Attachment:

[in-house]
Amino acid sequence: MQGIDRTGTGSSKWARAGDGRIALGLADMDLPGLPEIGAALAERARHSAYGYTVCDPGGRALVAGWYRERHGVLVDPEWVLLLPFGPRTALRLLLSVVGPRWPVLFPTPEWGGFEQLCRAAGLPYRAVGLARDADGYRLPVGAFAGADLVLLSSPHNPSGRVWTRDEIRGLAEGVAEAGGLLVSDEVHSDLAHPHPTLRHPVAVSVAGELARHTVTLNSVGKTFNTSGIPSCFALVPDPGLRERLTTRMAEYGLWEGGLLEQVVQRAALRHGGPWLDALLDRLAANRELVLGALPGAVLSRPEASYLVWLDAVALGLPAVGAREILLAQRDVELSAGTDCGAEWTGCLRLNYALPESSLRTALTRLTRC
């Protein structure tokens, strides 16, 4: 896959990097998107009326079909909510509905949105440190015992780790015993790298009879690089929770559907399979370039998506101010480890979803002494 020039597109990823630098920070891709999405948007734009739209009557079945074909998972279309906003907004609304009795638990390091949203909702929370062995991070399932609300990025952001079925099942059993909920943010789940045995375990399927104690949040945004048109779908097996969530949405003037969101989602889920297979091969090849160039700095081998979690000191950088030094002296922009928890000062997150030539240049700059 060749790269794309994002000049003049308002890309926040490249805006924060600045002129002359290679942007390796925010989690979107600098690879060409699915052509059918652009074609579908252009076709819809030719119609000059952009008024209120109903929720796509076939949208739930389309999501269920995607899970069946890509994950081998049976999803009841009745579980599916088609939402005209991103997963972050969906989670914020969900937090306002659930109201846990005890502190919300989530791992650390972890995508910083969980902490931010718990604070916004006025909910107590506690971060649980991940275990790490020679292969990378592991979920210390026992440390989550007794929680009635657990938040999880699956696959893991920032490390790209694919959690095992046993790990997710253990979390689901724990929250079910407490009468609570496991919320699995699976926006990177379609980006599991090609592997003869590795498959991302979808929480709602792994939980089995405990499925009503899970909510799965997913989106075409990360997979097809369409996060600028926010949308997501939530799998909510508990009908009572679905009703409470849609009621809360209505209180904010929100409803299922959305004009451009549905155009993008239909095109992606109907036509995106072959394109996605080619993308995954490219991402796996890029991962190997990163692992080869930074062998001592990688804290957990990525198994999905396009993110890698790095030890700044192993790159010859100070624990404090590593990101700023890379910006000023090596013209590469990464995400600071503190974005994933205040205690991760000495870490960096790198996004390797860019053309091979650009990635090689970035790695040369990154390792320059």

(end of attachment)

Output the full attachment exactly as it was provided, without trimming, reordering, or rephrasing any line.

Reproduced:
[in-house]
Amino acid sequence: MQGIDRTGTGSSKWARAGDGRIALGLADMDLPGLPEIGAALAERARHSAYGYTVCDPGGRALVAGWYRERHGVLVDPEWVLLLPFGPRTALRLLLSVVGPRWPVLFPTPEWGGFEQLCRAAGLPYRAVGLARDADGYRLPVGAFAGADLVLLSSPHNPSGRVWTRDEIRGLAEGVAEAGGLLVSDEVHSDLAHPHPTLRHPVAVSVAGELARHTVTLNSVGKTFNTSGIPSCFALVPDPGLRERLTTRMAEYGLWEGGLLEQVVQRAALRHGGPWLDALLDRLAANRELVLGALPGAVLSRPEASYLVWLDAVALGLPAVGAREILLAQRDVELSAGTDCGAEWTGCLRLNYALPESSLRTALTRLTRC
């Protein structure tokens, strides 16, 4: 896959990097998107009326079909909510509905949105440190015992780790015993790298009879690089929770559907399979370039998506101010480890979803002494 020039597109990823630098920070891709999405948007734009739209009557079945074909998972279309906003907004609304009795638990390091949203909702929370062995991070399932609300990025952001079925099942059993909920943010789940045995375990399927104690949040945004048109779908097996969530949405003037969101989602889920297979091969090849160039700095081998979690000191950088030094002296922009928890000062997150030539240049700059 060749790269794309994002000049003049308002890309926040490249805006924060600045002129002359290679942007390796925010989690979107600098690879060409699915052509059918652009074609579908252009076709819809030719119609000059952009008024209120109903929720796509076939949208739930389309999501269920995607899970069946890509994950081998049976999803009841009745579980599916088609939402005209991103997963972050969906989670914020969900937090306002659930109201846990005890502190919300989530791992650390972890995508910083969980902490931010718990604070916004006025909910107590506690971060649980991940275990790490020679292969990378592991979920210390026992440390989550007794929680009635657990938040999880699956696959893991920032490390790209694919959690095992046993790990997710253990979390689901724990929250079910407490009468609570496991919320699995699976926006990177379609980006599991090609592997003869590795498959991302979808929480709602792994939980089995405990499925009503899970909510799965997913989106075409990360997979097809369409996060600028926010949308997501939530799998909510508990009908009572679905009703409470849609009621809360209505209180904010929100409803299922959305004009451009549905155009993008239909095109992606109907036509995106072959394109996605080619993308995954490219991402796996890029991962190997990163692992080869930074062998001592990688804290957990990525198994999905396009993110890698790095030890700044192993790159010859100070624990404090590593990101700023890379910006000023090596013209590469990464995400600071503190974005994933205040205690991760000495870490960096790198996004390797860019053309091979650009990635090689970035790695040369990154390792320059």